The growth and development of those executives leading your company is vital to your success―they are the "boots on the ground," steering your mission and embodying company values. To that end, Entrepreneurs' Organization (EO) hosts a Key Executive Forum (KEF) for the executive staff of member companies; within this program, high-ranking employees from multiple organizations use the Gestalt method of communication, sharing their professional experiences for the benefit of the group and serving as sounding boards for their fellow Forum participants. The value of a KEF for business owners lies in Forum providing a safe, confidential space in which their executives can learn and grow with a peer group. Dan McCoy is Chief Operations Officer at Harrison Financial Services in Omaha, an EO member-owned company. Dan shared his experience and take-aways from his involvement in Nebraska's KEF:
How and when did you become involved in Nebraska's Key Executive Forum?
DM/ I joined in 2016. The owner of the company, Tim Harrison, has always spoken very highly of his Forum group. Joining KEF was about helping me develop as a leader and mentor to our team members.
We have five members: a CFO of a construction firm, the president of a vehicle advertising/buying service, the regional director of a property management firm, the director of operations of a PEO, and me, the COO of a wealth management firm. We meet once a month for four hours and have a retreat once a year. We follow a standard agenda of an icebreaker, updates and peer-led presentations. We rotate through leadership and facilitator roles.
What surprised you most once you began participating in KEF?
DM/ I went into it thinking it was all about growing professionally to help our firm, but most of what I have taken from the group has been on a personal level. I was also not expecting to develop such close interpersonal relationships with what were strangers when the group formed. Now, I count my Forum mates as some of my best friends. During a very difficult time that included a divorce, when I could have easily lost my self-worth, they took time away from their families to provide me with emotional support through one of the toughest decisions of my life. These are truly altruistic individuals who only want to help.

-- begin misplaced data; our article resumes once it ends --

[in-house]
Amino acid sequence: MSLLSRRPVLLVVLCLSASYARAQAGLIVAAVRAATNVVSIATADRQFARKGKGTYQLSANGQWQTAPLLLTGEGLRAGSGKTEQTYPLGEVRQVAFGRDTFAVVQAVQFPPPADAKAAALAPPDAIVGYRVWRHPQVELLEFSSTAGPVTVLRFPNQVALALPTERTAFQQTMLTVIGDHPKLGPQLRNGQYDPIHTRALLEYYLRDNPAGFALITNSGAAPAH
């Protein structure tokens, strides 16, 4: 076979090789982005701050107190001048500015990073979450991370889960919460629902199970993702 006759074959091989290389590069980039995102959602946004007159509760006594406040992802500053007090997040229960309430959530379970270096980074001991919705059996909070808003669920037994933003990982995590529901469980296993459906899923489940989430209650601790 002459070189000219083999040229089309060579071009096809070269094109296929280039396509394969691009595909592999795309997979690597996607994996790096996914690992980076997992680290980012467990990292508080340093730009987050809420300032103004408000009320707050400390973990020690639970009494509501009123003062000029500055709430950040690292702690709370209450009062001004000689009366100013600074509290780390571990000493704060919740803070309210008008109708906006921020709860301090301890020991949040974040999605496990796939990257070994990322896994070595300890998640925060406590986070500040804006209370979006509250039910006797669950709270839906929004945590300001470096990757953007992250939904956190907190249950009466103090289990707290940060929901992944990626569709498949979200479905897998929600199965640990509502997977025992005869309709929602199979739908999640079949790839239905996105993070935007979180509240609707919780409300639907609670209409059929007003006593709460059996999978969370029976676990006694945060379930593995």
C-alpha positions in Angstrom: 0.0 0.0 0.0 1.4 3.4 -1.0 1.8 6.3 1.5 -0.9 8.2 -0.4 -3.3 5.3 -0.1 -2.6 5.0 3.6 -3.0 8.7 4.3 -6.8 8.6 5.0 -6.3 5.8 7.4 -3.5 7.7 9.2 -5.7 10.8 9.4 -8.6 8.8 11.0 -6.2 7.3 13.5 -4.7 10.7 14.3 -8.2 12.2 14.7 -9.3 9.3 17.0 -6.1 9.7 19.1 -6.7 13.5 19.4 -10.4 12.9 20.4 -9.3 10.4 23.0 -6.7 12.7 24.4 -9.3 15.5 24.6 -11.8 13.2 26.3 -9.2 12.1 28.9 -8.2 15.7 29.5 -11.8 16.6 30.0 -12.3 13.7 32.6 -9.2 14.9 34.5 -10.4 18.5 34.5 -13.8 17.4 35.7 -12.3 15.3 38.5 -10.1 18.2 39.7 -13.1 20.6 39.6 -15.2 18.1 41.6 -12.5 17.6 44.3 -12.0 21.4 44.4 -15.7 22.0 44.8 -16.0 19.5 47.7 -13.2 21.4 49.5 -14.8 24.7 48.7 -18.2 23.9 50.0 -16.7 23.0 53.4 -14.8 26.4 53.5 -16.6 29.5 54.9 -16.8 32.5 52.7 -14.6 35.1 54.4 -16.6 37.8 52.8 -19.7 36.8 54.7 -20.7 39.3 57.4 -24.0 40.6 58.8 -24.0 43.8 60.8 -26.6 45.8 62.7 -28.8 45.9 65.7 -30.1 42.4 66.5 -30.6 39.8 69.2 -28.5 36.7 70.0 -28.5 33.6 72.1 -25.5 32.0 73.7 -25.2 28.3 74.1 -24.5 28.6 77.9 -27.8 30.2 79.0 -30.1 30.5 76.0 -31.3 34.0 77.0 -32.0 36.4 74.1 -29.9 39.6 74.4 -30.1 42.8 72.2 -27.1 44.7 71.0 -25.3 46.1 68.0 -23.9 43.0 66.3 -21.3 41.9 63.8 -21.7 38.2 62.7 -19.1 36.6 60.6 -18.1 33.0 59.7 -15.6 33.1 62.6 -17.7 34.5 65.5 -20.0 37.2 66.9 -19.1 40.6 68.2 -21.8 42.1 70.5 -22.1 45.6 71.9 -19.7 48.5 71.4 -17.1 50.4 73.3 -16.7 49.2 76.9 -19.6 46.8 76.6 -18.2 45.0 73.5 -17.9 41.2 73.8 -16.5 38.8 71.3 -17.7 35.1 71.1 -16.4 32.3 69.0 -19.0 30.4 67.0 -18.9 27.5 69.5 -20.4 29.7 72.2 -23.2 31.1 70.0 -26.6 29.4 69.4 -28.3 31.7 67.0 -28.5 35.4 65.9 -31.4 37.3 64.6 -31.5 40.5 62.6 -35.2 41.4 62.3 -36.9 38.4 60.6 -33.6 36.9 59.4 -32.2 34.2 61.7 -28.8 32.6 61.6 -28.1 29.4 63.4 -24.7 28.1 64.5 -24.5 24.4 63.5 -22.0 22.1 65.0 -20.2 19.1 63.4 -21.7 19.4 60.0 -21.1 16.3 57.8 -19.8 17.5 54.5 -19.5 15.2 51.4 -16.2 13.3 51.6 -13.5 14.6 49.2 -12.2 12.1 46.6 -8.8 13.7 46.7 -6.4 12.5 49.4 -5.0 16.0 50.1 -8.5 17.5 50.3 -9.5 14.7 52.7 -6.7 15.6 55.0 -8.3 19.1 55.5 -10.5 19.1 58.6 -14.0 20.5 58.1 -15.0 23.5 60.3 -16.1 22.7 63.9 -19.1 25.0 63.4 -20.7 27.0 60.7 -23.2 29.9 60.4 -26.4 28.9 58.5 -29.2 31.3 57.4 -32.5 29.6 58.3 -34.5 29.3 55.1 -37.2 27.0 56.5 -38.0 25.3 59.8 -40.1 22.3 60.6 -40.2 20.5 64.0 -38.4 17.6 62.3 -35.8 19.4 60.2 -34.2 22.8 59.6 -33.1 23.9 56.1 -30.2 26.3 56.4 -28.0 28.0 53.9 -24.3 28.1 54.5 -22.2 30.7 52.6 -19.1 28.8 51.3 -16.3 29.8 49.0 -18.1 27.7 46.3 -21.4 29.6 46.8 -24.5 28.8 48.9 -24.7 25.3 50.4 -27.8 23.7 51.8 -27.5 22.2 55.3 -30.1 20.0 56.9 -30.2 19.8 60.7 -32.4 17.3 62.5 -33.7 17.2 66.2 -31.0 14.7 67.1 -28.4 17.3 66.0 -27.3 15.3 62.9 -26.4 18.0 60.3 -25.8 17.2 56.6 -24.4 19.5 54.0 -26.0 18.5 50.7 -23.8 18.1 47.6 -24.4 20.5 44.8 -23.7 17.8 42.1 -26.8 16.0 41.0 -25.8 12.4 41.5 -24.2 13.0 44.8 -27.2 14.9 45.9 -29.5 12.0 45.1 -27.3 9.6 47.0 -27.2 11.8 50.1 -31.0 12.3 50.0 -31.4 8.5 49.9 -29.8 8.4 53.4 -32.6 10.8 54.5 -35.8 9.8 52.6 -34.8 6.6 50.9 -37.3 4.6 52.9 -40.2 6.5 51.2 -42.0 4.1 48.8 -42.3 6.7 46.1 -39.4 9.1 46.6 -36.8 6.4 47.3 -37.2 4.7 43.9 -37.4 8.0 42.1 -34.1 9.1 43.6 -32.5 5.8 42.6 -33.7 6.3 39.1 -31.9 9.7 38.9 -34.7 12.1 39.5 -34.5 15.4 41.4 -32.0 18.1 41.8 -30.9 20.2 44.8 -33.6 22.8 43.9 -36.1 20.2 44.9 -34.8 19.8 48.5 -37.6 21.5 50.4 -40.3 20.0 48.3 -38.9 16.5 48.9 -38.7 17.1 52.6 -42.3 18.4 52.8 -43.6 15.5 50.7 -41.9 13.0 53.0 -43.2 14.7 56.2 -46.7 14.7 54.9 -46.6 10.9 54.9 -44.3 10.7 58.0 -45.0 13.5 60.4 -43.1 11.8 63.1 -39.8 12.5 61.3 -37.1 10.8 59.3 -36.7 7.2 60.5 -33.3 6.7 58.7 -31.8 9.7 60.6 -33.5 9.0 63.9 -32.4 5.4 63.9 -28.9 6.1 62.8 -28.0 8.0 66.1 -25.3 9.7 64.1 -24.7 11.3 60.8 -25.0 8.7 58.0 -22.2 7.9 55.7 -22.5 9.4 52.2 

How has sharing experiences with other key executives helped evolve your leadership role?
DM/ Sharing experiences, speaking through frustrations and talking about successes all helped rekindle my passion for leadership and helping develop the firm's strategic vision. It's also good to know I am not the only one who struggles with trying to make a serial entrepreneur happy. When I reflect back on myself before joining the Forum, being open, honest and direct was not something I always did at work. I didn't feel people needed to know anything about me personally or of my past. The only thing that mattered was whether I did my job or not. I didn't realize how impactful sharing my life experiences―both good and bad―with my team would be. Doing so has created better working and personal relationships and a stronger team, leading to better performance and collaboration so we can provide our clients with world-class service. It is helping us reach interdependence.
You shared with us that KEF helped you open up emotionally about your experience in the military, and you've now displayed your Iraq war medals at work. How did KEF help you accomplish this?
DM/ My time in the Army has always been a point of contention for me. I am very proud of my service, but I am not necessarily proud of specific things we had to do during war. In all respects, I had a very successful military career with several commendations and medals. Unfortunately, toward the end of my last tour, I was wounded in combat and did not deal with the aftermath well. Aside from the physical wounds, mentally I was struggling with survivor's guilt, new physical limitations and PTSD. At the time, I was embarrassed. I felt as though I was a weak individual with very little to give the world anymore because I was not who I used to be. I took all of my medals, put them in a box, and shoved them in the back of a closet. The thought that ran through my mind for years was, "War cost me a normal life." I was very lucky to be alive―a fact that will never be lost on me―but I was never sure the quality of my new life was worth it. I never talked about this in our Forum group, but what each of my fellow members taught me through very personal experience share is that I was doing no favors by ignoring what was a large part of my life and a very important reason behind my current success. I was not being open, honest and direct with myself, my team, family and friends. Even after getting my medals framed, they sat in my closet for a month before I finally hung them up in my office.
EO's Key Executive Forum taught me that I can either use my life experiences to become a better person than I was the day before or I could feel sorry for myself and never strive to reach my full potential. I feel very lucky that Tim saw my potential and introduced me to Forum.